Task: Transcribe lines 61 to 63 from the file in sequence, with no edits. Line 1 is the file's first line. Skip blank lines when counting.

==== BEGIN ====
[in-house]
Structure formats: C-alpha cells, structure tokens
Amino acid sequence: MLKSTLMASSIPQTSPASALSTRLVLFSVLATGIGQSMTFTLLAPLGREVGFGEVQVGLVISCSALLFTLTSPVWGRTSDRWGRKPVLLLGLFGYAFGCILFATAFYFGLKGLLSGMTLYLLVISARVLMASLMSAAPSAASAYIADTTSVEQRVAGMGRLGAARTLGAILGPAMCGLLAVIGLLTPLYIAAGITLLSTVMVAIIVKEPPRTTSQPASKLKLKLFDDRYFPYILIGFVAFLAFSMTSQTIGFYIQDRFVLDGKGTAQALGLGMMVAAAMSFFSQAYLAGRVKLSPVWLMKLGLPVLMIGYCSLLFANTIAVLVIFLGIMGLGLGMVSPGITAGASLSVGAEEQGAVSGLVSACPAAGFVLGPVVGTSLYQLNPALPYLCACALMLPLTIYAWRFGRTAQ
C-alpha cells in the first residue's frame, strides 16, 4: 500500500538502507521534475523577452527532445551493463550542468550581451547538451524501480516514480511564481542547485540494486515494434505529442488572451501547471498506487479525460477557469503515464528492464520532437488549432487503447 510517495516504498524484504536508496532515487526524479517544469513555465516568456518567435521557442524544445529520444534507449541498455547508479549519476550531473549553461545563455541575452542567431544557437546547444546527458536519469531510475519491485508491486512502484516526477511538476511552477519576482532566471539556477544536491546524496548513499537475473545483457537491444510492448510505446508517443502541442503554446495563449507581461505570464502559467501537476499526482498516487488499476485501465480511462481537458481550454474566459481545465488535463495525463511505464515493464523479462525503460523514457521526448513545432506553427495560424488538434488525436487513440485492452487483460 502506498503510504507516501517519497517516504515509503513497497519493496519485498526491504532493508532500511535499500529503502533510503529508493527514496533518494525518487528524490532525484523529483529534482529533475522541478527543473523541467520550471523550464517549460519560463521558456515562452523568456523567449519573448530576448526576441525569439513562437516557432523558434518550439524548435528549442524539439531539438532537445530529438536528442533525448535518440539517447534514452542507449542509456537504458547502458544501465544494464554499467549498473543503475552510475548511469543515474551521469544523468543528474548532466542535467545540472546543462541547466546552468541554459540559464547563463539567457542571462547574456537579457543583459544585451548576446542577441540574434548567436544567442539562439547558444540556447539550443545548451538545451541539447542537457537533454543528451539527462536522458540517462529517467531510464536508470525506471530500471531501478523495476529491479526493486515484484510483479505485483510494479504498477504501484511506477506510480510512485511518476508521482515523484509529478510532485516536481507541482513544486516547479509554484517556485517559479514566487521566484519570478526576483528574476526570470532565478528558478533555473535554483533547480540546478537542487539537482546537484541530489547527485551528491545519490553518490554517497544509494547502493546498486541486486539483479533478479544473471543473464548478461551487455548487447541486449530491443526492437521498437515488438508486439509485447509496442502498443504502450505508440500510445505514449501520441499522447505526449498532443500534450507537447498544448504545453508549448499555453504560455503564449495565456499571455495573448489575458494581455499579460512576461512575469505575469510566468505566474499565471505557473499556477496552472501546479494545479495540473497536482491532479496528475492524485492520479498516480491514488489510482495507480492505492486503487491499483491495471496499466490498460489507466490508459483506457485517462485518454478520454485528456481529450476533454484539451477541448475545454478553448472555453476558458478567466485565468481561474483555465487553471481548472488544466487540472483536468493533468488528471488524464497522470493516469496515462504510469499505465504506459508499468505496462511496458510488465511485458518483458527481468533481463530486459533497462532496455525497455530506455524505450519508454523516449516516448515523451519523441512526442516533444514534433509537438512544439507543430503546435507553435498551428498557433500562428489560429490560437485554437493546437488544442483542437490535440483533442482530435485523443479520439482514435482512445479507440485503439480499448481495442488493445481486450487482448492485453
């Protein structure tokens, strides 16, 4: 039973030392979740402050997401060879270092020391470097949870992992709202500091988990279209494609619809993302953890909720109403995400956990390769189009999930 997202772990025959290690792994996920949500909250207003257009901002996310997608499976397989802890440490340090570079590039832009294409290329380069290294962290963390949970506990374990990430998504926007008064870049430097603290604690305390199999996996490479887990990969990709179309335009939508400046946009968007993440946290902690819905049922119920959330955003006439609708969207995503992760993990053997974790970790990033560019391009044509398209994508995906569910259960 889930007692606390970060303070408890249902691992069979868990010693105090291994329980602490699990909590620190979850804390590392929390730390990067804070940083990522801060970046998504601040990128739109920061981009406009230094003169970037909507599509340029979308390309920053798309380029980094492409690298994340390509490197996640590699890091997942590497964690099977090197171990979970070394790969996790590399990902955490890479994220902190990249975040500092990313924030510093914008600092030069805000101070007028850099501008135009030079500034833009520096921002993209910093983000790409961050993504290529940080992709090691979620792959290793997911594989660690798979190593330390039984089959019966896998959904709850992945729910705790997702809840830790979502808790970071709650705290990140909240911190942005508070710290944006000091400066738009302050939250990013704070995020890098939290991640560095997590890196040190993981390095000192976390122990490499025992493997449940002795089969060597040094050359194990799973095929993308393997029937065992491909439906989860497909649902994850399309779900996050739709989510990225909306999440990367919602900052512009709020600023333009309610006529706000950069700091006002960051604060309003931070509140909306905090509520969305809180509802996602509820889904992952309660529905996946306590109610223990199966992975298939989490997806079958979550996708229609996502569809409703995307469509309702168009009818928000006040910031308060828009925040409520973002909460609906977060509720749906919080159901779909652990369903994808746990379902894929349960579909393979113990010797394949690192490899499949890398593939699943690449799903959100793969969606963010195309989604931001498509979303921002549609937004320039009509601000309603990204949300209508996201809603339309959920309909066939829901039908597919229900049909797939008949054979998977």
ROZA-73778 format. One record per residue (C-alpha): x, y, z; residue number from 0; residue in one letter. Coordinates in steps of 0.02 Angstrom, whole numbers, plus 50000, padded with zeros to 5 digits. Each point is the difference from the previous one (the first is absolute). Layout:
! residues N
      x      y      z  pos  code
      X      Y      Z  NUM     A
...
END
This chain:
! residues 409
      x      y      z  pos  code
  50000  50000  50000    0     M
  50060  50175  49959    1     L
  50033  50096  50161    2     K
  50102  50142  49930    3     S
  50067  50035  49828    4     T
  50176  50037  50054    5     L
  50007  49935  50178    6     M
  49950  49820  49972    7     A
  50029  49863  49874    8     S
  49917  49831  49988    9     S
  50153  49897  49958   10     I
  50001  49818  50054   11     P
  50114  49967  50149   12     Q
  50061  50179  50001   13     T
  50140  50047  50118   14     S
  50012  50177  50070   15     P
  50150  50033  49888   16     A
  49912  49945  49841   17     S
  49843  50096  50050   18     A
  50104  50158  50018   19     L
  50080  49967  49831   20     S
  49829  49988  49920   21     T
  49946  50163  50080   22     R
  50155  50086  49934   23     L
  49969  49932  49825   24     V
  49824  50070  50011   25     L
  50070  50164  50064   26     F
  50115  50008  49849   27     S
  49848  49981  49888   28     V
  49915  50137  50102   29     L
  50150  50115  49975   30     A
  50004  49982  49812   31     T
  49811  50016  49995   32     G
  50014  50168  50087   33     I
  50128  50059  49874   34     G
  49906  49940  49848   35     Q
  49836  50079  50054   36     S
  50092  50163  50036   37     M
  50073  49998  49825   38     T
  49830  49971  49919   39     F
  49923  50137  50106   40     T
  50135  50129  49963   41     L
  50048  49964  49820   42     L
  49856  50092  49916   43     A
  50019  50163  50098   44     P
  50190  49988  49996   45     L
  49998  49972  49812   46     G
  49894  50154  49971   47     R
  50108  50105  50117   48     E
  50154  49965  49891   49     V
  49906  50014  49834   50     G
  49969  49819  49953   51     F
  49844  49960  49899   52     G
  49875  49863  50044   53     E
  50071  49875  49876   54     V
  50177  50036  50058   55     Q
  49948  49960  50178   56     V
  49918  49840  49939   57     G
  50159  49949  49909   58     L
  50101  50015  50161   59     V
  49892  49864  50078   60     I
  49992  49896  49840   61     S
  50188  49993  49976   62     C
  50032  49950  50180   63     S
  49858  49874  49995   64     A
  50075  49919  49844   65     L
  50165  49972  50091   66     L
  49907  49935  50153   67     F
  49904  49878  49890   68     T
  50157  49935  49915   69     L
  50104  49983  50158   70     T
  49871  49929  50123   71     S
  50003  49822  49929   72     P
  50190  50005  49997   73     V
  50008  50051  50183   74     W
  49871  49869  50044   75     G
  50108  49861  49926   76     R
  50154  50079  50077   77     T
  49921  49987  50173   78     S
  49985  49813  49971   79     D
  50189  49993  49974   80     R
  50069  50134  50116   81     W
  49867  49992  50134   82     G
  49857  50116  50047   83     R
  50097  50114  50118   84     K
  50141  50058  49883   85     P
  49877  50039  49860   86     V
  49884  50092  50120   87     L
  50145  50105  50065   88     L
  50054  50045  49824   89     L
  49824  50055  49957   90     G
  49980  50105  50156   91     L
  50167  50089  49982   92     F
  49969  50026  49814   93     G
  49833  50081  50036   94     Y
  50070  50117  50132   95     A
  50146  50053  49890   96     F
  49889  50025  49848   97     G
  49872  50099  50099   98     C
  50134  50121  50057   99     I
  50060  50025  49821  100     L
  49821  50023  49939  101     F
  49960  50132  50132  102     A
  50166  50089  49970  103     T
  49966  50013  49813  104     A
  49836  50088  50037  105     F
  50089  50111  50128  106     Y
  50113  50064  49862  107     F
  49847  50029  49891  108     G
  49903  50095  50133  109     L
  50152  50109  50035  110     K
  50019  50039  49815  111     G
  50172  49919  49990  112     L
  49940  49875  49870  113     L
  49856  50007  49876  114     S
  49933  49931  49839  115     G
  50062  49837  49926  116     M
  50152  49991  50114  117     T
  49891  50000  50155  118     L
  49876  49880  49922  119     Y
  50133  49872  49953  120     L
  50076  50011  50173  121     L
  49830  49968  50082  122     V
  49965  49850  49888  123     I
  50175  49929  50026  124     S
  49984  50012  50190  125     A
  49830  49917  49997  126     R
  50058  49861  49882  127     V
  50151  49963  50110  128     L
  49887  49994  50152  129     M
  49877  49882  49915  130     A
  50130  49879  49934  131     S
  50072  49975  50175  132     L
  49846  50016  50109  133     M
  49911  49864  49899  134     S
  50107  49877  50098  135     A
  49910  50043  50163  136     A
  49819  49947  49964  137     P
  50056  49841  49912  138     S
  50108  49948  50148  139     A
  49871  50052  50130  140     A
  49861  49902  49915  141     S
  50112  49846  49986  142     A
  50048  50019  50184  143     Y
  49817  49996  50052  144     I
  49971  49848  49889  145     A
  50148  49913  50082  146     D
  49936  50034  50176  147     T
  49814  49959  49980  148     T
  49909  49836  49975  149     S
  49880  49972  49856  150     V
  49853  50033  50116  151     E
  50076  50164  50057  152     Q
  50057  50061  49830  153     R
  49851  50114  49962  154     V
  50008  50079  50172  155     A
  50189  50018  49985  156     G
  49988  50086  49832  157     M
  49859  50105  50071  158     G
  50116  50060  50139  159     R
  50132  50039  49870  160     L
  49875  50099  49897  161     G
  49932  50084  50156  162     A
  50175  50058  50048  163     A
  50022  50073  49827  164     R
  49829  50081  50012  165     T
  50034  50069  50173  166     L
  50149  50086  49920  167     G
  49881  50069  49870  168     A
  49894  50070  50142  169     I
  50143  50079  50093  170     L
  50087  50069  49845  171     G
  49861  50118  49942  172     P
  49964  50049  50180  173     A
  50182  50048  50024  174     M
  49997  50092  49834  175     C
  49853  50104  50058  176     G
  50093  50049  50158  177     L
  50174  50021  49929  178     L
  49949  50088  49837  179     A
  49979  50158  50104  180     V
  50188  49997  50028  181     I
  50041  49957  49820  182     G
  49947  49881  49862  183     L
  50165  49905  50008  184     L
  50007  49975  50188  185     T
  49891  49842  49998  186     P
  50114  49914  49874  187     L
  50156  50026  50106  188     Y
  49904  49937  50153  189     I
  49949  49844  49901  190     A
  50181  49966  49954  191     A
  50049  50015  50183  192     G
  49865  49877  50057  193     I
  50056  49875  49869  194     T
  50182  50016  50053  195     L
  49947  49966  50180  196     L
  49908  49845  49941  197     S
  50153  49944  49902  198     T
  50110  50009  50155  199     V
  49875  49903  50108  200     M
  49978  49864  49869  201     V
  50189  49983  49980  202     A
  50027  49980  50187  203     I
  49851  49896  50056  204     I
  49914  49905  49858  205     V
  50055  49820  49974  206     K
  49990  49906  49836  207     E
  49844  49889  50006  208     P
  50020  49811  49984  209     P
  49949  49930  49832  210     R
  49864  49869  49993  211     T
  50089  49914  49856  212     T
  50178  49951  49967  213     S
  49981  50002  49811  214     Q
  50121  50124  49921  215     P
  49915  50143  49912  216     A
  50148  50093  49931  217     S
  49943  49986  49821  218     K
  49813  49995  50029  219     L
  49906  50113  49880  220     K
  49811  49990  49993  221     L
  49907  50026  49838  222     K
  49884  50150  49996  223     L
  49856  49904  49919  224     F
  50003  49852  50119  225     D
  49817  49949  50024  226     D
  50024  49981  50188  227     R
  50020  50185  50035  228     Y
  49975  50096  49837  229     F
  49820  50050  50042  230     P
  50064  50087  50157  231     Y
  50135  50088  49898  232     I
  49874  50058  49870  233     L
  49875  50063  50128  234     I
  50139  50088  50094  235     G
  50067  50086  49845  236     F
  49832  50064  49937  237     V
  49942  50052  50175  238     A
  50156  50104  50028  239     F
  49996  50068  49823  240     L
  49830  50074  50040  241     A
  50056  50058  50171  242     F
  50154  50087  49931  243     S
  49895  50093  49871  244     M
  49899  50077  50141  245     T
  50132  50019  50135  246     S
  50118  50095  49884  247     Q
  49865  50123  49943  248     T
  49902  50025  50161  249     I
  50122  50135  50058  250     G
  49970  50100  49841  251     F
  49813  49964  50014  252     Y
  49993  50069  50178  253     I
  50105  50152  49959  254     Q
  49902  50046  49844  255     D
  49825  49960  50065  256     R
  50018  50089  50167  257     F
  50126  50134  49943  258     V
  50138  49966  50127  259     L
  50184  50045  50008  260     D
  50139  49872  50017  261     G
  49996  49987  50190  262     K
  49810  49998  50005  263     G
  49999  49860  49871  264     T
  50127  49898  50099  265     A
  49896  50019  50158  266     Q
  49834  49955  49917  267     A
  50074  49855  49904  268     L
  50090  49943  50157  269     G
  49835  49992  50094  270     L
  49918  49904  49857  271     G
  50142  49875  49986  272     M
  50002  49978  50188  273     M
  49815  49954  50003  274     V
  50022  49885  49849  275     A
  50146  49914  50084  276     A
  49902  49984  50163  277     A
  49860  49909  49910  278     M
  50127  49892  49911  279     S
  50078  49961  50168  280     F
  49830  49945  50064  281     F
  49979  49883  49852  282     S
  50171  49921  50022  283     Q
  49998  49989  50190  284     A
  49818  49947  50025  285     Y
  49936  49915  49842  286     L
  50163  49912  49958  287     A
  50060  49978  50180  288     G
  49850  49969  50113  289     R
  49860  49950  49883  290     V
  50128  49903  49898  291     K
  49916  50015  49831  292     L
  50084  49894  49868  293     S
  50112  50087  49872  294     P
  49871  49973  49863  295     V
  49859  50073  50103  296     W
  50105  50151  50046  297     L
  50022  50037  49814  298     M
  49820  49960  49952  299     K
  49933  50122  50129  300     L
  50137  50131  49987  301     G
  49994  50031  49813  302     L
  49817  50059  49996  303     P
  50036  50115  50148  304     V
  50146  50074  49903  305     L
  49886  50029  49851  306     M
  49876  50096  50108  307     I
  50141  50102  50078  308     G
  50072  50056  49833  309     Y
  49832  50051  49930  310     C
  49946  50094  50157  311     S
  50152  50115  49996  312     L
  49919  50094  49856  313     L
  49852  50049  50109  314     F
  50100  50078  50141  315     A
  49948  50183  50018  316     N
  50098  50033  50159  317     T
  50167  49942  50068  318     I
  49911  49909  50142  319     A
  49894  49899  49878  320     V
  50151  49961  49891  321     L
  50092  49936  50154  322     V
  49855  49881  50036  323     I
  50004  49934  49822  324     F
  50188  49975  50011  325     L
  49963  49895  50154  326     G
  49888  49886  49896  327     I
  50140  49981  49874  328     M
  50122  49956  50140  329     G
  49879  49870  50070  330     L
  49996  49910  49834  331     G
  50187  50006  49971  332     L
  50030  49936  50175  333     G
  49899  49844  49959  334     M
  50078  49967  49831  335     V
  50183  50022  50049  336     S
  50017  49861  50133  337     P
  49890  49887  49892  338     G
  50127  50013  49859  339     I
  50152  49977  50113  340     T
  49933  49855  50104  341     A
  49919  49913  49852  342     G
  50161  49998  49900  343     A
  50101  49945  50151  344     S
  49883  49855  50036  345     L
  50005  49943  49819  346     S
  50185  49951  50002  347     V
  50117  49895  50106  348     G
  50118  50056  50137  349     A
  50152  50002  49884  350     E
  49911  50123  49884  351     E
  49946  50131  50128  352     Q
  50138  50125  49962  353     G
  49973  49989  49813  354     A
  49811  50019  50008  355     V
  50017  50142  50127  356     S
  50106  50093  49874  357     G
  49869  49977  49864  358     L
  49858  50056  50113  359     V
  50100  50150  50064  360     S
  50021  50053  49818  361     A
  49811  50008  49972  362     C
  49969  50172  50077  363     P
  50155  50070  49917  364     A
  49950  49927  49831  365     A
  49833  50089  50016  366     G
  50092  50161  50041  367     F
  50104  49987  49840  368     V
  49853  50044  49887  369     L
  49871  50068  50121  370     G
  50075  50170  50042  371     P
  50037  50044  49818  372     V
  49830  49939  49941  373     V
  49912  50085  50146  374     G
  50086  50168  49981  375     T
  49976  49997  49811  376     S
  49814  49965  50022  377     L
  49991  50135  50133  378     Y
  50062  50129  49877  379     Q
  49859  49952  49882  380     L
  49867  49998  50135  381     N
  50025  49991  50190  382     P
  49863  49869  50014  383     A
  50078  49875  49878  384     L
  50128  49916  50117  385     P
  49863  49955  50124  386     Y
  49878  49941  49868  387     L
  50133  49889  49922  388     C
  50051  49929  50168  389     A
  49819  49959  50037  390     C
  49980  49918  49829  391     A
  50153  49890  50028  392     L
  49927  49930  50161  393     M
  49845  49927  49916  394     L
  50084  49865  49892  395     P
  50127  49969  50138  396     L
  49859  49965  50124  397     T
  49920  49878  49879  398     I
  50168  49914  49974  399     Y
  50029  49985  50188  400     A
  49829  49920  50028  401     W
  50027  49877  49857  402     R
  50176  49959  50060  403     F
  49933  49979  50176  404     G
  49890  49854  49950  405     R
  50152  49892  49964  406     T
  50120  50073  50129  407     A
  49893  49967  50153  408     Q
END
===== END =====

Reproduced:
  49998  49972  49812   46     G
  49894  50154  49971   47     R
  50108  50105  50117   48     E